New Zealand’s top personal tax rate is 33% for income over NZ$70,000. At the other end of the scale, the tax rate is 10.5% on income up to $14,000. For full details, see ‘New Zealand tax at a glance’ below.
The maximum company tax rate is 28%.
Any prospect of a comprehensive capital gains or land tax has been ruled out by the current Government led by the National party.
New Zealand also has a tax on consumption called Goods and Services Tax (GST). It’s a flat rate tax, currently 15%, that is added to almost all purchases. However, you don’t pay GST on residential rents and financial services. Businesses can recover the GST they pay as an input cost.
A flat rate GST is simpler than the systems used in many other countries where similar taxes are applied at confusingly different levels for different products and services.
Four years’ tax concession
Income from overseas investments or pensions can be exempt from New Zealand tax for your first four years of living here, if you’re eligible for ‘transitional tax resident’ status.
So, during that period, only your New Zealand sourced income may be liable to income tax.
While there’s no general capital gains tax on New Zealand investments, after the four years, tax can apply to realised and non-realised gains on overseas portfolios, including exchange gains.
For more information visit Inland Revenue’s website.
Avoiding double taxation
You might find yourself a tax resident in New Zealand as well as somewhere else. In that case, if both countries tax their residents’ worldwide income, there’s a possibility your income could be taxed twice.
New Zealand minimises that possibility by providing credits for tax paid overseas on income that is also subject to New Zealand tax.
In addition, New Zealand has agreements with 35 of our main trading and investment partners which eliminate double taxation.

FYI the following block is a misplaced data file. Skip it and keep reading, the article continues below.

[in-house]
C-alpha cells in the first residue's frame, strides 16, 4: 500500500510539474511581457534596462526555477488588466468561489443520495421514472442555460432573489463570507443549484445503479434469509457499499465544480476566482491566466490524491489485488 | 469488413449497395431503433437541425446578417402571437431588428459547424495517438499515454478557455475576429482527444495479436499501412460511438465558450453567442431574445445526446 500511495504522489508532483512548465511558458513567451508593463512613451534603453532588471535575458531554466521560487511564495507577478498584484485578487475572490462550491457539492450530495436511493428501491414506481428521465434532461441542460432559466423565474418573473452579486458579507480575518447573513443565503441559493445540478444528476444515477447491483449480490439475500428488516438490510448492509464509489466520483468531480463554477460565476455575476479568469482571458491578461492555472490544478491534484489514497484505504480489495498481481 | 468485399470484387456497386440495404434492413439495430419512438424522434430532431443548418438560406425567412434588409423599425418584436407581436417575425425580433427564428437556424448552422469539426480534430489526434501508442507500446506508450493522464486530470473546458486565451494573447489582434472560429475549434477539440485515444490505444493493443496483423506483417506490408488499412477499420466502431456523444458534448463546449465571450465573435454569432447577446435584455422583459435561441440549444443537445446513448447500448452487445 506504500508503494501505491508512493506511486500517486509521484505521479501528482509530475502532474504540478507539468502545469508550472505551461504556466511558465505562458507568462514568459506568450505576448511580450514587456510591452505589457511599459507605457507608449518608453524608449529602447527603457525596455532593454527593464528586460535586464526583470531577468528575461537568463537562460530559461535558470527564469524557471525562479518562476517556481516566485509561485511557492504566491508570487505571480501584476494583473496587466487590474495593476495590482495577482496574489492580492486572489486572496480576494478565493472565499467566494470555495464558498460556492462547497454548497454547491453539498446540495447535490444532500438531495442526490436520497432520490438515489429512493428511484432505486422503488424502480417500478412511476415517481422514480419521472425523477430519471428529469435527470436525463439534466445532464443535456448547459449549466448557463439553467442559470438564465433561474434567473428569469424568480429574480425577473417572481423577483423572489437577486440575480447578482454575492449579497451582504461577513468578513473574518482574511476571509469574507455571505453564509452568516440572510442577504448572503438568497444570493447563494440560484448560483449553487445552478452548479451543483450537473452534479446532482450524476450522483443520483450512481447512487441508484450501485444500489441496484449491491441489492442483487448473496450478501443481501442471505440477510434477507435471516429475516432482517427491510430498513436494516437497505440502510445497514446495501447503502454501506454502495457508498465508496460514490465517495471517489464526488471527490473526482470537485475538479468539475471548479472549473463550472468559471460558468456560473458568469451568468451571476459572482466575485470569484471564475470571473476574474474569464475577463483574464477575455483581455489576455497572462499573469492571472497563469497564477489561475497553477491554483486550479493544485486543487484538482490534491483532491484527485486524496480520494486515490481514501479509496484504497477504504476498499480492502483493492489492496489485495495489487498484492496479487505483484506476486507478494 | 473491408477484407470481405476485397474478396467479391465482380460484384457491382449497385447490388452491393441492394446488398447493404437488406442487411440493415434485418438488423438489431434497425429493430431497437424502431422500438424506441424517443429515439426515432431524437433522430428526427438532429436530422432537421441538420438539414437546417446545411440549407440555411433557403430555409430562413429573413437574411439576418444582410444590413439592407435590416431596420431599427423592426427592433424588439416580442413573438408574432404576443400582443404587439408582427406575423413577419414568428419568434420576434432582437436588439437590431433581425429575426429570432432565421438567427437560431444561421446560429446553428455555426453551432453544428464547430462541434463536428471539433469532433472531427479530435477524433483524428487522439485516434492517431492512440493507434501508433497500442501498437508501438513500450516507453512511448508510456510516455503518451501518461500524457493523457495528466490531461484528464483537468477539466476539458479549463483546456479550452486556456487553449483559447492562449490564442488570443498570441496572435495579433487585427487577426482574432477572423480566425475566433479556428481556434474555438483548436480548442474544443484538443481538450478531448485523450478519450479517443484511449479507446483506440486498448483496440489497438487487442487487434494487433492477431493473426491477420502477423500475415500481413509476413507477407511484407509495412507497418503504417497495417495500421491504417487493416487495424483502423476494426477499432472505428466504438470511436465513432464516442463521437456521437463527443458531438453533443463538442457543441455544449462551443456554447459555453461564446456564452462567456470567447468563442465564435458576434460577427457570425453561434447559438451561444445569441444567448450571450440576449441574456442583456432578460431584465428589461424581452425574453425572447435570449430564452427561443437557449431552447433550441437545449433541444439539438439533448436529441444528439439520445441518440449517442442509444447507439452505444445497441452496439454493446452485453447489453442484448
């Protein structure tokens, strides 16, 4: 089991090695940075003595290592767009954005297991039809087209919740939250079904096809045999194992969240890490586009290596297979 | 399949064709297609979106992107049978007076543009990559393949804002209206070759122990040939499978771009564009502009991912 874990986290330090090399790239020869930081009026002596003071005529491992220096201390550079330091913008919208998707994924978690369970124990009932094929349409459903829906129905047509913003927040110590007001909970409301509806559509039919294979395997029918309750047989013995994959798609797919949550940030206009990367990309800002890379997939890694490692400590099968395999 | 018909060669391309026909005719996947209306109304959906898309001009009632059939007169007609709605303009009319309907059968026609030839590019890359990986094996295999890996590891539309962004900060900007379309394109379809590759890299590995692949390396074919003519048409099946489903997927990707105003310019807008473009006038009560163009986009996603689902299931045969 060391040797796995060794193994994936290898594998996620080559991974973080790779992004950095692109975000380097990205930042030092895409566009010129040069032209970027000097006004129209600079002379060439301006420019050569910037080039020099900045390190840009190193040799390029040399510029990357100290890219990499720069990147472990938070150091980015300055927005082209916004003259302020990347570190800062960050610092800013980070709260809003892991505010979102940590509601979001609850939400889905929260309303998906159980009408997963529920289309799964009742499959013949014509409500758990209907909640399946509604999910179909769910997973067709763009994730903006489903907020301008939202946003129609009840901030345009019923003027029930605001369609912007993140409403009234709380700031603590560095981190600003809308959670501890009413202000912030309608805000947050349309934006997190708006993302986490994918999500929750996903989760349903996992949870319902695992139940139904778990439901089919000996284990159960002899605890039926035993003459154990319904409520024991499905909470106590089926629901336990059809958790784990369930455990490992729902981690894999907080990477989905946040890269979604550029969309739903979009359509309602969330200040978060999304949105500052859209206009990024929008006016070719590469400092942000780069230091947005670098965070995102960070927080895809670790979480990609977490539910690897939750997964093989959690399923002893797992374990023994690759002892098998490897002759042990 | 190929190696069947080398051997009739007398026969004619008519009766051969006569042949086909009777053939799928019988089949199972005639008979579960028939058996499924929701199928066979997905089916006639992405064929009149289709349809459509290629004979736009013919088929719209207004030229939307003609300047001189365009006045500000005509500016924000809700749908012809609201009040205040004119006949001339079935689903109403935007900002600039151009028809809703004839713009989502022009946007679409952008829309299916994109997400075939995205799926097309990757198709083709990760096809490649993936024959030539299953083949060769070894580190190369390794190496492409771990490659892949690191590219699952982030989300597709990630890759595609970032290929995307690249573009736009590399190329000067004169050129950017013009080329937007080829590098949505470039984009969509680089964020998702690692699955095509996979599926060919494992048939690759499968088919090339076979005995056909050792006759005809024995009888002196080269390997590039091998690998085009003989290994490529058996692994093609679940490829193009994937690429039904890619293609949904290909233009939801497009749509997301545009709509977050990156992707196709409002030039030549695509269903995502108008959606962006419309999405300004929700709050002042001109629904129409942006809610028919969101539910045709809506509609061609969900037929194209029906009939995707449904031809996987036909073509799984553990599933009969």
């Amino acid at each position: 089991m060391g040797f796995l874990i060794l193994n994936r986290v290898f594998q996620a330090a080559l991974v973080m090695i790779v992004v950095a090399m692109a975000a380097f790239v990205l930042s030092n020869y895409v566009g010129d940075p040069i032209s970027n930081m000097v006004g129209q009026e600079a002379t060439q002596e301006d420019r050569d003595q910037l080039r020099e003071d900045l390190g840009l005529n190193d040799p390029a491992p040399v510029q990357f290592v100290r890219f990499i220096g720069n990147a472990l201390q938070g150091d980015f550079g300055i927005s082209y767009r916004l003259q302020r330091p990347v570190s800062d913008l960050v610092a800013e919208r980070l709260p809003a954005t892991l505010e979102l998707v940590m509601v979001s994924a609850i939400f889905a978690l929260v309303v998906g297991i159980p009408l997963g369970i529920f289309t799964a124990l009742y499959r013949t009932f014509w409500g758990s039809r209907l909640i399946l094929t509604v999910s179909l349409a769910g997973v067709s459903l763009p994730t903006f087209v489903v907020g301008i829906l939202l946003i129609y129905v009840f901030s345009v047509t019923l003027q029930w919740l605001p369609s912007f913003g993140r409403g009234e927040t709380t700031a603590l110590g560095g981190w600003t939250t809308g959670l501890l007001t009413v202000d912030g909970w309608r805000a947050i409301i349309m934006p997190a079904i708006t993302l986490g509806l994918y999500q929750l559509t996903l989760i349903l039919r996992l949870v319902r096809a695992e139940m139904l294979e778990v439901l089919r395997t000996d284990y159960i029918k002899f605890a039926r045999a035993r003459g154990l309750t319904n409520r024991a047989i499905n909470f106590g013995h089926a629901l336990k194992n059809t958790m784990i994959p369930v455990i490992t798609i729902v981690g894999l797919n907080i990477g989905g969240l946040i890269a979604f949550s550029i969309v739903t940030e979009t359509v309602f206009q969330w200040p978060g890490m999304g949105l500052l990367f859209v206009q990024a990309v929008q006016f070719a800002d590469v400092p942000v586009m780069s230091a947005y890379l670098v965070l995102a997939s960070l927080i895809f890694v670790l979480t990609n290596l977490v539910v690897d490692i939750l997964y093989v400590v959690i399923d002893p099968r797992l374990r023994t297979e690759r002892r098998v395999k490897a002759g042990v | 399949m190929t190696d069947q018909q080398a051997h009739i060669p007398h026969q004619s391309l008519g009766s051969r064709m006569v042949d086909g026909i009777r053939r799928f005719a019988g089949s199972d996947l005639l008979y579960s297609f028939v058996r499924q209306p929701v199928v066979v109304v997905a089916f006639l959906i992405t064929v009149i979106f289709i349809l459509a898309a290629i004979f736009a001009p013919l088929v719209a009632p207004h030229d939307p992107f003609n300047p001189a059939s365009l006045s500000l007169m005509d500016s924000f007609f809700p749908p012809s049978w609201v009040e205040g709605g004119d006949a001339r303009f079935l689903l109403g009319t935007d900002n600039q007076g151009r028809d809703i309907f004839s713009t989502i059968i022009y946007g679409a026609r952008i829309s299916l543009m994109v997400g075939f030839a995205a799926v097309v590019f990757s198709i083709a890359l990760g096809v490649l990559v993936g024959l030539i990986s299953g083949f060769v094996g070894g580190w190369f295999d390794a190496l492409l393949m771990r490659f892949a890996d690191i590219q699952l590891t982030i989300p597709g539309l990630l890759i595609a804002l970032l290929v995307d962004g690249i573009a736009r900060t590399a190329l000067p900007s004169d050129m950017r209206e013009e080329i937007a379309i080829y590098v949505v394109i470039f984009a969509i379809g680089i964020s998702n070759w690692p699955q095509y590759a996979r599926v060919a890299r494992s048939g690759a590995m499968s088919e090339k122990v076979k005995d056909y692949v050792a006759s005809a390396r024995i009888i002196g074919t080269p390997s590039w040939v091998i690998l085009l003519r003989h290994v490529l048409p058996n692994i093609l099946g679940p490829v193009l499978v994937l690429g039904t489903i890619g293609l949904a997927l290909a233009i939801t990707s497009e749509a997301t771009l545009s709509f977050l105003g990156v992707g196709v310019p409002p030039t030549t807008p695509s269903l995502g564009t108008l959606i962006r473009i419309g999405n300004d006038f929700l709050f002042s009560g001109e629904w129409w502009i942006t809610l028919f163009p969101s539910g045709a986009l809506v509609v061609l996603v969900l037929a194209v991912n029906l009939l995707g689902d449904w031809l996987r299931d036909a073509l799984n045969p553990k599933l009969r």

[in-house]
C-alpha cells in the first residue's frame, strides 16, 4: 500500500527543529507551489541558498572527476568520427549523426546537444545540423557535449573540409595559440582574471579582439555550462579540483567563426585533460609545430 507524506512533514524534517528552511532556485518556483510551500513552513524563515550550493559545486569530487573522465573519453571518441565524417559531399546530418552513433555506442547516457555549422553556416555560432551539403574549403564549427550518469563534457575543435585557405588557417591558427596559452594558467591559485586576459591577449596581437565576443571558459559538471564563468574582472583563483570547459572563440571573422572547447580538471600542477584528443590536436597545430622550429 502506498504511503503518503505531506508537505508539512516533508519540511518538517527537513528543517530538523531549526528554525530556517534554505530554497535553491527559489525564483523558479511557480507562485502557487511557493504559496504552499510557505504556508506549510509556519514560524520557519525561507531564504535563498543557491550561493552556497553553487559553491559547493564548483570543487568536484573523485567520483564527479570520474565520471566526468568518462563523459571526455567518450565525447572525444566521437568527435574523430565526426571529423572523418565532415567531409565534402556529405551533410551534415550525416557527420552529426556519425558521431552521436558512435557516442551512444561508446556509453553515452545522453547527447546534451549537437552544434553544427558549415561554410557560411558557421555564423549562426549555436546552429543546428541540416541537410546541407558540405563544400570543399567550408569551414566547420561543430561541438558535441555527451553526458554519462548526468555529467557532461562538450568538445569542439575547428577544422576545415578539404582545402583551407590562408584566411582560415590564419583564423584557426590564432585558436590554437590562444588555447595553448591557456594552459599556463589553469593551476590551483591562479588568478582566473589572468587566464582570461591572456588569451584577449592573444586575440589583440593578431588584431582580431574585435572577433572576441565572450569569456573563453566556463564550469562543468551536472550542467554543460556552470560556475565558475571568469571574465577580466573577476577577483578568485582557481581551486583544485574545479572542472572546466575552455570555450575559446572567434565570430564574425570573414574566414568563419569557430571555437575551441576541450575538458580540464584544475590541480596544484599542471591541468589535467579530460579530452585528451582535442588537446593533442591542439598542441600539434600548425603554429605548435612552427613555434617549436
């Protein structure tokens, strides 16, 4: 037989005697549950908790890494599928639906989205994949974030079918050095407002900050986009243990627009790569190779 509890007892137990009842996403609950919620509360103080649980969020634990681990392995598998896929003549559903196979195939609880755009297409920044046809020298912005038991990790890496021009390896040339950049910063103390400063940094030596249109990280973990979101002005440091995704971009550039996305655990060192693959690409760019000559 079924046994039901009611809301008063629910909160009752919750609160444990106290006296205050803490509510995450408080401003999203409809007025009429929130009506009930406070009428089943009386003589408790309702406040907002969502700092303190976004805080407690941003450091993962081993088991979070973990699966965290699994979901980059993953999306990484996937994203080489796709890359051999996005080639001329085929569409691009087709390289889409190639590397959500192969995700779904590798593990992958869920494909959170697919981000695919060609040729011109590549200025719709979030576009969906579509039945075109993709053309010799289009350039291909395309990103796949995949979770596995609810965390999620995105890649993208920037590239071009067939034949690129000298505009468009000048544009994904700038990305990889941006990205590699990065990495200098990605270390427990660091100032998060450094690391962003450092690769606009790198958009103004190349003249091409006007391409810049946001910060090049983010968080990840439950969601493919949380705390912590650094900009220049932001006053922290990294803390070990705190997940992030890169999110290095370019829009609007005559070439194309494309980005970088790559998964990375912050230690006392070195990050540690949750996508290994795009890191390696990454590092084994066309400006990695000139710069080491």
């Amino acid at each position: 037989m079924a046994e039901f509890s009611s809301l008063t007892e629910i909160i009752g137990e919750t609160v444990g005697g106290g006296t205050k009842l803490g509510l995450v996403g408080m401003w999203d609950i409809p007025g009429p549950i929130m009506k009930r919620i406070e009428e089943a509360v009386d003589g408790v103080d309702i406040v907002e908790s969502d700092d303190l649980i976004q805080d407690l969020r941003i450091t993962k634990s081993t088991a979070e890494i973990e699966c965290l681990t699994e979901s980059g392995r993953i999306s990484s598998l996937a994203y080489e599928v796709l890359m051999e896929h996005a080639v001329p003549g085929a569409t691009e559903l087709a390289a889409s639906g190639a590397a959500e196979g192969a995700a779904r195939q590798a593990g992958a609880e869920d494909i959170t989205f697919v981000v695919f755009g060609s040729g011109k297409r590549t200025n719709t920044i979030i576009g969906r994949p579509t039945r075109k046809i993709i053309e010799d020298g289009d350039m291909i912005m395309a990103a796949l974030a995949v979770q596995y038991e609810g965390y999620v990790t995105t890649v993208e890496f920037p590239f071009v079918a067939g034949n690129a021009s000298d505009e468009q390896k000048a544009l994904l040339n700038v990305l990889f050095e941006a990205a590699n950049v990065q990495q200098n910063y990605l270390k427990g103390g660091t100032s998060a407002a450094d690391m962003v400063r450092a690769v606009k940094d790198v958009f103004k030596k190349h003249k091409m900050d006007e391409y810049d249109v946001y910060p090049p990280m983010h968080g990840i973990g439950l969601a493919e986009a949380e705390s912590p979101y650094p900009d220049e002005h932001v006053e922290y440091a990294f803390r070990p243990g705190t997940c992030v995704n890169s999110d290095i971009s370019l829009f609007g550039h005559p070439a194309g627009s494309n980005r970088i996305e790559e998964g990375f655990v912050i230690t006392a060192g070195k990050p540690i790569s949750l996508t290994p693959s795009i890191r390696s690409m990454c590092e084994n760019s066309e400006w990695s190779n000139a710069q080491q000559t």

NZ Tax at a glance
33% from $70,000
30%: $48,001 to $70,000
17.5%: $14,001 to $48,000
10.5%: $0 to $14,000
|Tax credits||Working for Families credits for low and middle income earners.|
|Social security & insurance levies etc.||
Social security and health: covered by general tax, though many people have private health insurance.
Capital gains: generally not on New Zealand investments but applies to foreign debt and equity investments.
|Dividends||Imputation system to avoid double tax.|
|Gift duty||Not since 2011.|
|Tax on savings||
Little tax relief on contributions to New Zealand retirement schemes, but saving is not compulsory. Tax paid at normal income levels at source but distributions are tax free. No mortgage interest tax benefits except for investment property.
|Fringe benefit tax||
Paid by employer, up to a rate of 49.25% for employer provided cars, low interest loans, medical insurance premiums, foreign superannuation contributions etc. FBT is tax deductible so employer cost is effectively the same as paying cash remuneration.
|Sales & excise tax||
Goods and services tax (GST) of 15% on most things.
Tax is a complex area, and this information is only a summary. For more information, visit the Inland Revenue website.